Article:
Some commentators have condemned this "vermin-like creature" as an anti-Semitic caricature. J Hoberman, a film critic who specialises in Jewish representation, notes in a 2020 essay for Tablet magazine that Orlock is an "ancient, tremendously powerful creature, a sort of humanoid rodent given an imposing hooked nose, who communicates with his minions in a mysterious code, which includes several Hebrew letters as well as the Star of David". On the other hand, Hoberman argues, Nosferatu may project a primal fear of "foreign contagion" which isn't specifically fixated on Jewishness. "Nosferatu's script was written by a Jew, Henrik Galeen," he wrote. "The cast included several Jewish actors... [and] there is no suggestion that Murnau or Grau, who weren't Jewish, were anti-Semitic. Indeed, the love of Murnau's life, poet Hans Ehrenbaum-Degele, killed in the war, was the son of a Jewish banker."
Others have theorised how the abominable, ratty design of Orlok had to do with the traumas of the war – a conflict that Grau described as a "cosmic vampire" – and the subsequent Spanish flu epidemic: in the hold of a ship bound to Germany from Transylvania, the Count is accompanied by plague-carrying rats.
An uncanny performance
Orlok's skin-crawling make-up and costume are extraordinary, but Schreck's performance is key. With his uncanny stillness, and his slow, stiff movements, he commits himself to the gothic weirdness of the character while being more nuanced and restrained than most of his co-stars. In 2000, E Elias Merhige's behind-the-scenes fantasy, Shadow of the Vampire, proposed that Schreck (Willem Dafoe) was so convincing as an on-screen vampire simply because he was a vampire off screen as well. Well, you never know. But, given that he had a successful career in theatre and cinema, Schreck was probably just a brilliant actor. "It's a silent movie," notes Kim Newman, horror film doyen, and the author of the Anno Dracula series of vampire novels, "so Schreck can’t do Bela Lugosi's accent, and he can't use Bram Stoker's dialogue. He has to convey the wrongness by how he looks – and Orlok is the wrongest vampire of all."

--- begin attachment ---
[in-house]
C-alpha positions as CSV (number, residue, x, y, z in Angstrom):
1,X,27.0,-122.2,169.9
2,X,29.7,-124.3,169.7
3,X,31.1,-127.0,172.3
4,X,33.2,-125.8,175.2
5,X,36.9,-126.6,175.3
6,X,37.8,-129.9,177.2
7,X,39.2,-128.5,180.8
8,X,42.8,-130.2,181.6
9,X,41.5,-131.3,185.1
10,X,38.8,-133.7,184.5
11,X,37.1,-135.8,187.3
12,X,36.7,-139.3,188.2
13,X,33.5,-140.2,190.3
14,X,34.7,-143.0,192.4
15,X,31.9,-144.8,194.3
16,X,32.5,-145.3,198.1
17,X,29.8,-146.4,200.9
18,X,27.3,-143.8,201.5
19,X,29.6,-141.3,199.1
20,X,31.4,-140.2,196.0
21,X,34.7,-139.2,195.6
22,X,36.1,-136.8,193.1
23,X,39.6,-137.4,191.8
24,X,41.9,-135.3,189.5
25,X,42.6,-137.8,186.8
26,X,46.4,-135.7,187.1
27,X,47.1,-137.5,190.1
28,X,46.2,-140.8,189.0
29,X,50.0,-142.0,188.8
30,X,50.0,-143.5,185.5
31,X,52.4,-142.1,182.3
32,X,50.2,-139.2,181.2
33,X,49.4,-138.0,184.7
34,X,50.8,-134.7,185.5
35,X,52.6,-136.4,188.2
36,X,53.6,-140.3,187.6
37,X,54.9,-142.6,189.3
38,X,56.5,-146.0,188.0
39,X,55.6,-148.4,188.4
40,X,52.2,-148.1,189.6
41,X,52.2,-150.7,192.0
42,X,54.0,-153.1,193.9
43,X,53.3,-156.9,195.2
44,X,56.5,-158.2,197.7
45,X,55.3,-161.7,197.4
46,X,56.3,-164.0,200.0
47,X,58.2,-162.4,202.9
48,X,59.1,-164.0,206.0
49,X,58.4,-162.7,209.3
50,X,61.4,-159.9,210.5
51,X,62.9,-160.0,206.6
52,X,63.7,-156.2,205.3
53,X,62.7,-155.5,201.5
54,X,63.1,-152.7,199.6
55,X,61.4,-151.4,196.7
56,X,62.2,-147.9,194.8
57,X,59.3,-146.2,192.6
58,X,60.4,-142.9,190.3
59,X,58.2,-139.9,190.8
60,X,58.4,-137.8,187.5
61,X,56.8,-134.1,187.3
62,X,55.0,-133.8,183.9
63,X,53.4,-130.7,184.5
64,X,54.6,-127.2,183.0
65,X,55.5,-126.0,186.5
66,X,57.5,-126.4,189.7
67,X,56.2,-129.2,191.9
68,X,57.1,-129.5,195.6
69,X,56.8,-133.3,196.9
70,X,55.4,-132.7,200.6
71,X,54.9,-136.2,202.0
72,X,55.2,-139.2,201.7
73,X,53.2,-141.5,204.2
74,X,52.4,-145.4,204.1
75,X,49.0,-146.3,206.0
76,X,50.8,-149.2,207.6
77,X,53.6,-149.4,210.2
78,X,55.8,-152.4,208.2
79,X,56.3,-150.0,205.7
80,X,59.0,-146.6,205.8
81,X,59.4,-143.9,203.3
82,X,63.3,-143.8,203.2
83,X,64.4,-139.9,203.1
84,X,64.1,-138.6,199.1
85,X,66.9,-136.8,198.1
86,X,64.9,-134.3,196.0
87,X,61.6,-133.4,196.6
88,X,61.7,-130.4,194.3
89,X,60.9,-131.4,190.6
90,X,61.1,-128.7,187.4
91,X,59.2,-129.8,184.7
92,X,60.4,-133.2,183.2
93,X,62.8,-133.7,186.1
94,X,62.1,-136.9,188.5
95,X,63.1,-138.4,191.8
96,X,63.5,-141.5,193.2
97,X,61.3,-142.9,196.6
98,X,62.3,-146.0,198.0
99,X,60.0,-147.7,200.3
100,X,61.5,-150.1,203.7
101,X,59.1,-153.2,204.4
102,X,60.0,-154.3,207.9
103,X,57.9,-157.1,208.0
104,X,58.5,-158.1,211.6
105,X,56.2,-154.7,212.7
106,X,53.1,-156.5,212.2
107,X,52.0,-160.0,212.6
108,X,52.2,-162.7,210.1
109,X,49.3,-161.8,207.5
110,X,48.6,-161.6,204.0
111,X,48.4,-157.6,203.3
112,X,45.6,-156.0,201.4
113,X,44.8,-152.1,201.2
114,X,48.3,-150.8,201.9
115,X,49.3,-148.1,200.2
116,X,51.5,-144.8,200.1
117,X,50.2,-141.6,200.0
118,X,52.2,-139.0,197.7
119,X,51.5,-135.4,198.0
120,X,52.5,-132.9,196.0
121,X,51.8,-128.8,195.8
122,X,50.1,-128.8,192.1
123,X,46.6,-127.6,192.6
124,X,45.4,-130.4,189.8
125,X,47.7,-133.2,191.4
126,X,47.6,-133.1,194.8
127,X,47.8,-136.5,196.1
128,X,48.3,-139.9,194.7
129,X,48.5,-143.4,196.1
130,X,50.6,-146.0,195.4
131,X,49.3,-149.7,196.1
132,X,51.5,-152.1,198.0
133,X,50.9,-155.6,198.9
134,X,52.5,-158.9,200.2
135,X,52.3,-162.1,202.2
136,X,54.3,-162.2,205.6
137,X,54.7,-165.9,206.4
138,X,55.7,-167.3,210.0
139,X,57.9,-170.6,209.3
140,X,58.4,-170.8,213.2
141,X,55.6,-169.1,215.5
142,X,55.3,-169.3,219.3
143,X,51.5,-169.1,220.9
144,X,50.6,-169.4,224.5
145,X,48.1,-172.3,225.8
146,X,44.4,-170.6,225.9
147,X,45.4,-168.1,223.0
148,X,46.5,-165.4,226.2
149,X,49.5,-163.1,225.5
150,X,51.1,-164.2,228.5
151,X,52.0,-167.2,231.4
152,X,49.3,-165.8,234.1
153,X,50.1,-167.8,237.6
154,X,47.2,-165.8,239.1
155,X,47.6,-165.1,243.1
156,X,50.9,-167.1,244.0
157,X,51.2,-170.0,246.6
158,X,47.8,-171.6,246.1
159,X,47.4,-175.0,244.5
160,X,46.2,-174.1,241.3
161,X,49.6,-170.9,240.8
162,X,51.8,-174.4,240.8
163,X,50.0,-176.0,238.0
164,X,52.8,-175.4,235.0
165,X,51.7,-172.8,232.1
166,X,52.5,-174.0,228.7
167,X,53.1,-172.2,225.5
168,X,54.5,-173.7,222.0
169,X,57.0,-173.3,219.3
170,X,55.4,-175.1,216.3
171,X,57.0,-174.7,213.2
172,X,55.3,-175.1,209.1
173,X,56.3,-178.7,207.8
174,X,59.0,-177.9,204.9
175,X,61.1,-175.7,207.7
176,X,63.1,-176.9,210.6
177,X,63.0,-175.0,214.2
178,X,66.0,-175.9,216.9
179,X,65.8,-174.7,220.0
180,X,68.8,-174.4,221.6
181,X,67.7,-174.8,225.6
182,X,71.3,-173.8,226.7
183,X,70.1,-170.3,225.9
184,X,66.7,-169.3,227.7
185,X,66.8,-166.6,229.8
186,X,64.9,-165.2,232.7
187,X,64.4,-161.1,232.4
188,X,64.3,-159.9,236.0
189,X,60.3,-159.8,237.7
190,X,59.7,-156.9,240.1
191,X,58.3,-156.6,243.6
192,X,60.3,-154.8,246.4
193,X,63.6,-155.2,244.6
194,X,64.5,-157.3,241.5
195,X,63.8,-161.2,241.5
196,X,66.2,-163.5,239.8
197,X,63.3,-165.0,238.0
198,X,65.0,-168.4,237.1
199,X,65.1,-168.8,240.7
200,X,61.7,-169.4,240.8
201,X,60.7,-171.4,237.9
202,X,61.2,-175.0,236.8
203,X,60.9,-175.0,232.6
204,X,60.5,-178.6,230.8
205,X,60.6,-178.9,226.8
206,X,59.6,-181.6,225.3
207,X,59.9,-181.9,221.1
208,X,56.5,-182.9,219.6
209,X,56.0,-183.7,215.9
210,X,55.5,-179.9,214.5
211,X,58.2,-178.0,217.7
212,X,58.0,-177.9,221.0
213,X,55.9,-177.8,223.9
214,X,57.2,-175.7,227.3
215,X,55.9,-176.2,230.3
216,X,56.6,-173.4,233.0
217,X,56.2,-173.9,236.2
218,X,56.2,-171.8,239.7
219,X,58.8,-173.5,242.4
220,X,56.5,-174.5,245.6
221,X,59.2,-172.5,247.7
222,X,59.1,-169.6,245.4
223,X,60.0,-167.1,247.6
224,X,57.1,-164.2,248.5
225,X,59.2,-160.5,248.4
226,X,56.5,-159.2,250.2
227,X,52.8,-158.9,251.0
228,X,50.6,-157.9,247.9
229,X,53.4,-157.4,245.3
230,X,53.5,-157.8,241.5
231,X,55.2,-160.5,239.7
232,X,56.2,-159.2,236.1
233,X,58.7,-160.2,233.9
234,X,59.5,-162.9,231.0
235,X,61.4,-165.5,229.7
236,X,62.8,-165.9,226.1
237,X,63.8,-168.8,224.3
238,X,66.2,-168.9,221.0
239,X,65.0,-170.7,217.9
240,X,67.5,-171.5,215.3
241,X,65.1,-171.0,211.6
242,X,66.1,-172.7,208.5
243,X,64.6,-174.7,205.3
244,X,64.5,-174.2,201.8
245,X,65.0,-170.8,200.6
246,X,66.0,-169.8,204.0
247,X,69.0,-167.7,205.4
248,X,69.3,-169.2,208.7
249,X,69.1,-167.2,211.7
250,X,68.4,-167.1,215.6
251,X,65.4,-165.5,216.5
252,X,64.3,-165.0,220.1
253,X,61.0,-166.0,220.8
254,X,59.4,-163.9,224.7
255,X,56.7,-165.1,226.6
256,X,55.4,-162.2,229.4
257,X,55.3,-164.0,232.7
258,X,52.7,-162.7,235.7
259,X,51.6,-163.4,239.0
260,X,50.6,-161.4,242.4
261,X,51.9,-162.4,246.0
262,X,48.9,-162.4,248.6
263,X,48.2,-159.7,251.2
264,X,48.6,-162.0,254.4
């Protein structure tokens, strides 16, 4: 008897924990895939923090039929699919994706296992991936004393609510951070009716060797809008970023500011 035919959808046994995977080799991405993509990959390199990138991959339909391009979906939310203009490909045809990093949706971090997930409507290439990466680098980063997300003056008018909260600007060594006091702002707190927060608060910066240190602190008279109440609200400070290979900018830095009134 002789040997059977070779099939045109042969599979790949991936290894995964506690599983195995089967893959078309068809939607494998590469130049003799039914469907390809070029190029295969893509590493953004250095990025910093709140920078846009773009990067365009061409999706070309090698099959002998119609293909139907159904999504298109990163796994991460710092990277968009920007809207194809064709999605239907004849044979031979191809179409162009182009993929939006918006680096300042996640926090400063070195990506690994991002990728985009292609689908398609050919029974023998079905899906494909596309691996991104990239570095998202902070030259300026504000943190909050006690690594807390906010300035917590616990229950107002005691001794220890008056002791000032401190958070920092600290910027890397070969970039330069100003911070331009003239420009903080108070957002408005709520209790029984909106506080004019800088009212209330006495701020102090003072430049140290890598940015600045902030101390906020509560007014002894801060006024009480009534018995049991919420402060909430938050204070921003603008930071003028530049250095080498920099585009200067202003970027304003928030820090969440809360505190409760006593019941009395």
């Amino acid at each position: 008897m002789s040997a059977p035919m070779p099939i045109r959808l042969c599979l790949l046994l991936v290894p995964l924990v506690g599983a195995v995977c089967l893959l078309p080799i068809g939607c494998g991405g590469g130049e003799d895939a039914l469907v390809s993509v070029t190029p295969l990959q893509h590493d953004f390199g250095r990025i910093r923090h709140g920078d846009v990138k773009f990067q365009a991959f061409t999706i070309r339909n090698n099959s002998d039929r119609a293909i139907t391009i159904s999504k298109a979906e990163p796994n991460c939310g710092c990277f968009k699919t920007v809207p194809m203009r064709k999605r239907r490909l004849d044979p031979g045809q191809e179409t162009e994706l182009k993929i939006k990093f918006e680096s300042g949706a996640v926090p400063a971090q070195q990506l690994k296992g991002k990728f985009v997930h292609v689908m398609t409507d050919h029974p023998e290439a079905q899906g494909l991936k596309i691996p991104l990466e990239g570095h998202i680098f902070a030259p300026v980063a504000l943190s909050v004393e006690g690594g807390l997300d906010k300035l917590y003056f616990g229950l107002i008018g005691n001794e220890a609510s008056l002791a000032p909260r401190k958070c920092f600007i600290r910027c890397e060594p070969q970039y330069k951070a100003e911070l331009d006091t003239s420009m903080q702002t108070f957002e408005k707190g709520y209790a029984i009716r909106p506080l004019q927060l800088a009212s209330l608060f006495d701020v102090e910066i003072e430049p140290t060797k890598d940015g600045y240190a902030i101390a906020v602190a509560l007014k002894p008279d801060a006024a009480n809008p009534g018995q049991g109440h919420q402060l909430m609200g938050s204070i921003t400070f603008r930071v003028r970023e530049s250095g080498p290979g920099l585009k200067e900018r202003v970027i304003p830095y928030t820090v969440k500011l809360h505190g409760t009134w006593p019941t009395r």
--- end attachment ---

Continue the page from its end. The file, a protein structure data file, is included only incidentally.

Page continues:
Lugosi's accent, as mentioned by Newman, was heard by the world in 1931, when he starred in Tod Browning's Hollywood film of Dracula. Ever since, when we think of vampires, we tend to think of him: his Hungarian lilt, his oiled black hair, his bow tie, and his wonderfully swishable cape. Lugosi's suave, seductive Dracula would influence countless other actors, from Christopher Lee in the Hammer films to Adam Sandler, who voices Drac in the first three Hotel Transylvania cartoons. But if Lugosi's romantic interpretation of Dracula is the most influential, Schreck's repulsive Orlok casts his own shadow across the genre. "There are two main strains of cinematic vampires," says Professor Stacey Abbott, author of Undead Apocalypse: Vampires and Zombies in the 21st Century. "You have the Bela Lugosi tradition of the attractive, alluring vampire, but Orlok set the template for the macabre, pestilence-ridden vampire who is associated with disease and plague. He's who you turn to when you want to really capture the monstrosity of the vampire."
Since then, Orlok's descendants include the post-apocalyptic scavengers in I Am Legend, the ravaging blood-suckers in Guillermo del Toro's Blade 2 and TV series The Strain, the Pale Man in del Toro's Pan’s Labyrinth, and the gliding, grinning Gentlemen in "Hush", the spookiest episode of Buffy the Vampire Slayer. It's no coincidence that one of the Gentlemen, one of the Strain, and the Pale Man himself were all played by del Toro's regular collaborator, Doug Jones, who went on to star as Orlok in a remake of Nosferatu in 2016.